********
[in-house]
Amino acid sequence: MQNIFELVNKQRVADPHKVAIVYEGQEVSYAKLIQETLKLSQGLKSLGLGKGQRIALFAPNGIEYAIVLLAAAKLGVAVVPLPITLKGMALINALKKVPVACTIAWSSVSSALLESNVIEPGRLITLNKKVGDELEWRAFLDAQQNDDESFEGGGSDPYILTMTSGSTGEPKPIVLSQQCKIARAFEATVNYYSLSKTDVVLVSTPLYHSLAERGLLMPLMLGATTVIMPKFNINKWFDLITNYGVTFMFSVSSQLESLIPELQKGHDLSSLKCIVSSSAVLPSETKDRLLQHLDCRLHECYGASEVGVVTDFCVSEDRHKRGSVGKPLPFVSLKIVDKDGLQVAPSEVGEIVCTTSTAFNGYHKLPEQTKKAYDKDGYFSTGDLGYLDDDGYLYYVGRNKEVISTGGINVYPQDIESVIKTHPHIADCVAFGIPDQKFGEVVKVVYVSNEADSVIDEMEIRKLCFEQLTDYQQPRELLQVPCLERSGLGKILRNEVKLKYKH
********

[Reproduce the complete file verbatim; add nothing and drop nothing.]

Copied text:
[in-house]
Amino acid sequence: MQNIFELVNKQRVADPHKVAIVYEGQEVSYAKLIQETLKLSQGLKSLGLGKGQRIALFAPNGIEYAIVLLAAAKLGVAVVPLPITLKGMALINALKKVPVACTIAWSSVSSALLESNVIEPGRLITLNKKVGDELEWRAFLDAQQNDDESFEGGGSDPYILTMTSGSTGEPKPIVLSQQCKIARAFEATVNYYSLSKTDVVLVSTPLYHSLAERGLLMPLMLGATTVIMPKFNINKWFDLITNYGVTFMFSVSSQLESLIPELQKGHDLSSLKCIVSSSAVLPSETKDRLLQHLDCRLHECYGASEVGVVTDFCVSEDRHKRGSVGKPLPFVSLKIVDKDGLQVAPSEVGEIVCTTSTAFNGYHKLPEQTKKAYDKDGYFSTGDLGYLDDDGYLYYVGRNKEVISTGGINVYPQDIESVIKTHPHIADCVAFGIPDQKFGEVVKVVYVSNEADSVIDEMEIRKLCFEQLTDYQQPRELLQVPCLERSGLGKILRNEVKLKYKH